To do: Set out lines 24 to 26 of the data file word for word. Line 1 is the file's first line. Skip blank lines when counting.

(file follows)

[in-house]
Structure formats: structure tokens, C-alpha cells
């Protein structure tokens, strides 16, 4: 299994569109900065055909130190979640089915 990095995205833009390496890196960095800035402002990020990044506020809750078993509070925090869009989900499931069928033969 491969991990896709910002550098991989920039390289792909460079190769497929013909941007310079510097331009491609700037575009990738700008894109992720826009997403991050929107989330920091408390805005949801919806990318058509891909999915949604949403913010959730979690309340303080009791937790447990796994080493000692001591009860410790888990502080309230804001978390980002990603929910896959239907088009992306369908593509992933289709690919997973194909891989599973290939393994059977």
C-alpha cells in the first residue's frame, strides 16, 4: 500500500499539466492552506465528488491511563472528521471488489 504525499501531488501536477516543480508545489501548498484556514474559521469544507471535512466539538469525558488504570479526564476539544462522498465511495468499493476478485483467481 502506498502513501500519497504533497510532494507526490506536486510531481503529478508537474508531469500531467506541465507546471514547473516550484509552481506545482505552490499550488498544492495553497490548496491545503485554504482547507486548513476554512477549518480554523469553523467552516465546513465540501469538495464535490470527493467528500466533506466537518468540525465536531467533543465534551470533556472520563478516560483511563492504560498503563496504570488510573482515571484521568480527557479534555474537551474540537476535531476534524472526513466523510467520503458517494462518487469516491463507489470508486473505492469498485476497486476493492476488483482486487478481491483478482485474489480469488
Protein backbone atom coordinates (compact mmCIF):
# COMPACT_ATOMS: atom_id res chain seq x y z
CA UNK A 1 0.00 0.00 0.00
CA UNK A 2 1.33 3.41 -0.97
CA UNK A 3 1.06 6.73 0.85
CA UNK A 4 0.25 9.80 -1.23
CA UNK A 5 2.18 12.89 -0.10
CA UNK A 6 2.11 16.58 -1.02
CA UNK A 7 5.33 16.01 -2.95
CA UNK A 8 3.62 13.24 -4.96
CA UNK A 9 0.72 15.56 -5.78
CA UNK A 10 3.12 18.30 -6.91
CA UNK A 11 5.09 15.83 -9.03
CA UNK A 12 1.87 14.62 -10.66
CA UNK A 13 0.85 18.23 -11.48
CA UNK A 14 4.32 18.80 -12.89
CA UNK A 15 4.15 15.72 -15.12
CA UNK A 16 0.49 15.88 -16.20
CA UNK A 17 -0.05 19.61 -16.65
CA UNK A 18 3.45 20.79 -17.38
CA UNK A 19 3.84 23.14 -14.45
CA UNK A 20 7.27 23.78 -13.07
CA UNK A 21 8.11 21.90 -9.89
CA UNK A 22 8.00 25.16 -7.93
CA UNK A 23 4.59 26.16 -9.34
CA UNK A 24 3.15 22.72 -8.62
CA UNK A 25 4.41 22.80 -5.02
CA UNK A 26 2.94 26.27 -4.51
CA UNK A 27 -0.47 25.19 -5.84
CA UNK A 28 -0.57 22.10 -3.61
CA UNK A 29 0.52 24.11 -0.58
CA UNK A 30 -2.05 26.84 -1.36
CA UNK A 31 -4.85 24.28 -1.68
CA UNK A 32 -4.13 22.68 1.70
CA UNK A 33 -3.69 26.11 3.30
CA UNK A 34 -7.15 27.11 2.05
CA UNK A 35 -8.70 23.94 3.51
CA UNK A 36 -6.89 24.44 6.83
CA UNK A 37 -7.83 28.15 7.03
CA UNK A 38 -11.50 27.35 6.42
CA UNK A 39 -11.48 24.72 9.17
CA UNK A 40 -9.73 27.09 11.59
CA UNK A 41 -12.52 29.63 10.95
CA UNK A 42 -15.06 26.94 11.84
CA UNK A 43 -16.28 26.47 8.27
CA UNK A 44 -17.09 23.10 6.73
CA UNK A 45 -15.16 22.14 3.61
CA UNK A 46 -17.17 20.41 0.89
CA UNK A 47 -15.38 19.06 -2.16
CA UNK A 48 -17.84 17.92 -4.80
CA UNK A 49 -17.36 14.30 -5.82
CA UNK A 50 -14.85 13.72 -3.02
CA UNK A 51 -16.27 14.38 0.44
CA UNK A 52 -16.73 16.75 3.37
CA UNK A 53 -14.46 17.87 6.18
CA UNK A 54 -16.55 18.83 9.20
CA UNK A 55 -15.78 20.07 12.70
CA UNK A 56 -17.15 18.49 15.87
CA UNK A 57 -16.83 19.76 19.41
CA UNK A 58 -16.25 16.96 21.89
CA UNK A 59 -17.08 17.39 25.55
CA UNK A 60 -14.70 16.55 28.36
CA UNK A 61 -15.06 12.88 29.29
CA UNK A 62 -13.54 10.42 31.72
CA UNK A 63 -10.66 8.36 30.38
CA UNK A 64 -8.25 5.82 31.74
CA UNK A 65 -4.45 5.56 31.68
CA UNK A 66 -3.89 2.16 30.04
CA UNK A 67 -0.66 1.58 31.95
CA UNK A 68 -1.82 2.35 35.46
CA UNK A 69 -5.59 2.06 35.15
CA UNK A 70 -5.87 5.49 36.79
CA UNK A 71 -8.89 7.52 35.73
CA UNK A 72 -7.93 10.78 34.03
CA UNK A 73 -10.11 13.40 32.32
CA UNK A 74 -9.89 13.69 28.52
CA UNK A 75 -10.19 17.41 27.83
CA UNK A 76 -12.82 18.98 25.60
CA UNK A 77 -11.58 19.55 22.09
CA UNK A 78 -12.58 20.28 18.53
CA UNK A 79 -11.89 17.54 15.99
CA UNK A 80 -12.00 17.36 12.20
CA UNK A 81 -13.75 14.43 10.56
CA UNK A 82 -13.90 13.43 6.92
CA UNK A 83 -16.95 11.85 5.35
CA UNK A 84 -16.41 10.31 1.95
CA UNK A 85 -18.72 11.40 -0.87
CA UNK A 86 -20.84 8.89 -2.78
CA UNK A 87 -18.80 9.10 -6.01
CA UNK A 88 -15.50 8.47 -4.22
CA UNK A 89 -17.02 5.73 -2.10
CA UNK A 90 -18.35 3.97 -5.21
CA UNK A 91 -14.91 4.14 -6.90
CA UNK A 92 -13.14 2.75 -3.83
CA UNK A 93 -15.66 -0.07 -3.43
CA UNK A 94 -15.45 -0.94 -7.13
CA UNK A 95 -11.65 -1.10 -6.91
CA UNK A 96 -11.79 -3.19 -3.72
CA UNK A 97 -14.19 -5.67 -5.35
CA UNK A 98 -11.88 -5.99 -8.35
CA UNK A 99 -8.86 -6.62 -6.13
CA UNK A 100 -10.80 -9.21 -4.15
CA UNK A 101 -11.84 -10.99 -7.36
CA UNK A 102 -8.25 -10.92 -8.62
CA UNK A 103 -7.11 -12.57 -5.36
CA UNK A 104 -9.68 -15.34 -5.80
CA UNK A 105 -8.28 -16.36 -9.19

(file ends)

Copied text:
CA UNK A 18 3.45 20.79 -17.38
CA UNK A 19 3.84 23.14 -14.45
CA UNK A 20 7.27 23.78 -13.07